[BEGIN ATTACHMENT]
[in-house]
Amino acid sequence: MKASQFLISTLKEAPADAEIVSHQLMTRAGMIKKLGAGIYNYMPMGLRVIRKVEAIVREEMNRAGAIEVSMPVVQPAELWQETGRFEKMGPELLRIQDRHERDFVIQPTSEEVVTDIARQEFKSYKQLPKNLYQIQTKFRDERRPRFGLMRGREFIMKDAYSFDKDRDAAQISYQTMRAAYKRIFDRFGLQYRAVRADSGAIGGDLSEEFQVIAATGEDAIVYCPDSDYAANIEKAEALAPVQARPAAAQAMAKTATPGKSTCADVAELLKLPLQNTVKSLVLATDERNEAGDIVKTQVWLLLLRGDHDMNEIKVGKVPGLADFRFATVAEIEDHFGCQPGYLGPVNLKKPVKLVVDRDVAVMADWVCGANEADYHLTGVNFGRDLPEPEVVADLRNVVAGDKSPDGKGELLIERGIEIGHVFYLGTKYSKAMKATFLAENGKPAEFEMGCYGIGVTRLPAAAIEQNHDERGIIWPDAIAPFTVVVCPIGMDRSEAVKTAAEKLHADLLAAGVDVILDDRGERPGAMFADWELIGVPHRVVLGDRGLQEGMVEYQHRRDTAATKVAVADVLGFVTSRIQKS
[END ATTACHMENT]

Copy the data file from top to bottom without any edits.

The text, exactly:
[in-house]
Amino acid sequence: MKASQFLISTLKEAPADAEIVSHQLMTRAGMIKKLGAGIYNYMPMGLRVIRKVEAIVREEMNRAGAIEVSMPVVQPAELWQETGRFEKMGPELLRIQDRHERDFVIQPTSEEVVTDIARQEFKSYKQLPKNLYQIQTKFRDERRPRFGLMRGREFIMKDAYSFDKDRDAAQISYQTMRAAYKRIFDRFGLQYRAVRADSGAIGGDLSEEFQVIAATGEDAIVYCPDSDYAANIEKAEALAPVQARPAAAQAMAKTATPGKSTCADVAELLKLPLQNTVKSLVLATDERNEAGDIVKTQVWLLLLRGDHDMNEIKVGKVPGLADFRFATVAEIEDHFGCQPGYLGPVNLKKPVKLVVDRDVAVMADWVCGANEADYHLTGVNFGRDLPEPEVVADLRNVVAGDKSPDGKGELLIERGIEIGHVFYLGTKYSKAMKATFLAENGKPAEFEMGCYGIGVTRLPAAAIEQNHDERGIIWPDAIAPFTVVVCPIGMDRSEAVKTAAEKLHADLLAAGVDVILDDRGERPGAMFADWELIGVPHRVVLGDRGLQEGMVEYQHRRDTAATKVAVADVLGFVTSRIQKS